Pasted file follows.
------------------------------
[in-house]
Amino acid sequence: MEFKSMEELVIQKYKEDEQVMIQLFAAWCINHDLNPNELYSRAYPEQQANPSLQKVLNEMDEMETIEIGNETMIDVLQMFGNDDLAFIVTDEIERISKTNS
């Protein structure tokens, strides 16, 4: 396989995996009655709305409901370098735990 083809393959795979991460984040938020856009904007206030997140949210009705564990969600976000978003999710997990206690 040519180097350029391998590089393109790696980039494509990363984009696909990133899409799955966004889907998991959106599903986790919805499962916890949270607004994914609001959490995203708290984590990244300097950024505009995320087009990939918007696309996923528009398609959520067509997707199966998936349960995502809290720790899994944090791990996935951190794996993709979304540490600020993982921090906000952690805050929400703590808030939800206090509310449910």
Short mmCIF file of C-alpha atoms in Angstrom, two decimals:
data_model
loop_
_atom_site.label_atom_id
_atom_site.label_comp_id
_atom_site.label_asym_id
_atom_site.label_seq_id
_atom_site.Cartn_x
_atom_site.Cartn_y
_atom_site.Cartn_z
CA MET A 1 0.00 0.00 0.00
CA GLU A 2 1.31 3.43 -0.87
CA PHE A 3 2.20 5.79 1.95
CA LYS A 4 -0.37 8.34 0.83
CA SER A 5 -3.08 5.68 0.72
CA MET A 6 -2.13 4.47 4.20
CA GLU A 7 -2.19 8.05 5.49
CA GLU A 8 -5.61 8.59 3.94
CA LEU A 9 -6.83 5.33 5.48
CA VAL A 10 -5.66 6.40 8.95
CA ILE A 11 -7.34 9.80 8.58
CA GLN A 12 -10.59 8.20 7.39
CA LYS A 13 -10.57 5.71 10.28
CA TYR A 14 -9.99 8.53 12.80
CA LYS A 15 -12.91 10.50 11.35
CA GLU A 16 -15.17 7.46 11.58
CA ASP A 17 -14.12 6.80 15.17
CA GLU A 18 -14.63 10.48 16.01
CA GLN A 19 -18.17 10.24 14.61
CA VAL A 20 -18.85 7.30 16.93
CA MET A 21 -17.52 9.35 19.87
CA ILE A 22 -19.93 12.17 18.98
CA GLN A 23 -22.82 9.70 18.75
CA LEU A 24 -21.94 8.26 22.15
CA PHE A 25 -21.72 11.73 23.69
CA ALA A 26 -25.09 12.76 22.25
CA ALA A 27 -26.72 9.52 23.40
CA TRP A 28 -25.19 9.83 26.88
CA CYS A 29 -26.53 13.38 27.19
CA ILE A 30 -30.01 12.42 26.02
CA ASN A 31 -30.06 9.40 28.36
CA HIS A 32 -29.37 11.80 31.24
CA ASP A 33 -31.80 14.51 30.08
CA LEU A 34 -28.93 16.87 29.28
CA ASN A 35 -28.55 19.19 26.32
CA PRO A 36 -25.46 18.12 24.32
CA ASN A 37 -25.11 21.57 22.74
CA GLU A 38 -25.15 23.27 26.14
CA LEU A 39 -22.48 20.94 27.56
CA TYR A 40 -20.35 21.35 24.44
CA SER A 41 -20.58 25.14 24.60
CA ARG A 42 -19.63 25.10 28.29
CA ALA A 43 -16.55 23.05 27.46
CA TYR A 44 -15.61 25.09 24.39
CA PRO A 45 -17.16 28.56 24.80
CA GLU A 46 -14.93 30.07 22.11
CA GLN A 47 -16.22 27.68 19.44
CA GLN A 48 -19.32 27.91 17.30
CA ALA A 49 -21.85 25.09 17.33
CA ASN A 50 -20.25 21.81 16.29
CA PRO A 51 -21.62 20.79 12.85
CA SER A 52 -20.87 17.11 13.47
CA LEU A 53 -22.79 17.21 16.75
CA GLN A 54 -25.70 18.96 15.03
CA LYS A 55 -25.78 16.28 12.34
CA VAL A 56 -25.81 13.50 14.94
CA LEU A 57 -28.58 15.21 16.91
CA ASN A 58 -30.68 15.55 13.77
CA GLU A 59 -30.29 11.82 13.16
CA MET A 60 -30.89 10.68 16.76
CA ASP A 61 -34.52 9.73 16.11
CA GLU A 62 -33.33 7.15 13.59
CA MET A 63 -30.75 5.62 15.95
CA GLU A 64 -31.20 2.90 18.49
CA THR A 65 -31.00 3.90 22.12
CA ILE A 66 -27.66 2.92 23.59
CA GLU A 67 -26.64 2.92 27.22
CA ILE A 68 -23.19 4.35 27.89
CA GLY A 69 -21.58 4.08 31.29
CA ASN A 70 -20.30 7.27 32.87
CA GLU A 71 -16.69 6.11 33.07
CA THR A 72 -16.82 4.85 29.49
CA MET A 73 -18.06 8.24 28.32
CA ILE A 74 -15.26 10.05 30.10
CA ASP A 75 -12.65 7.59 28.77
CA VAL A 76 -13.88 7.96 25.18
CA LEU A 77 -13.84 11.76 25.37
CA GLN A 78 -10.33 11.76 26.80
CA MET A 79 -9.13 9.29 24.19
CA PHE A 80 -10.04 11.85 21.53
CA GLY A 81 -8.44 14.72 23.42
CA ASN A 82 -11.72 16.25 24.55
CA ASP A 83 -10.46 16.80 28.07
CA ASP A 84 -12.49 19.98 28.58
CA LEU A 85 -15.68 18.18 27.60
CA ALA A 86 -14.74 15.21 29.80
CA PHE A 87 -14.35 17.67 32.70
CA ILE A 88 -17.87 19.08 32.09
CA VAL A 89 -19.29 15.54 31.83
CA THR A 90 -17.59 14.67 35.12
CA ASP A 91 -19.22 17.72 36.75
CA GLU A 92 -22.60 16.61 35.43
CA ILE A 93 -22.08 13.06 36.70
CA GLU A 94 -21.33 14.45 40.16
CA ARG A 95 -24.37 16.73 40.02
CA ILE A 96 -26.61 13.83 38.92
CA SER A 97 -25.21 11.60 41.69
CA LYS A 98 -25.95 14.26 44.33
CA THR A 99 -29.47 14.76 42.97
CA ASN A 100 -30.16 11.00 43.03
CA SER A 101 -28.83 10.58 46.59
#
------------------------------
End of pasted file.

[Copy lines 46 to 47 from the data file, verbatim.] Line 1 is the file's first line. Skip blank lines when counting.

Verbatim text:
CA ASP A 33 -31.80 14.51 30.08
CA LEU A 34 -28.93 16.87 29.28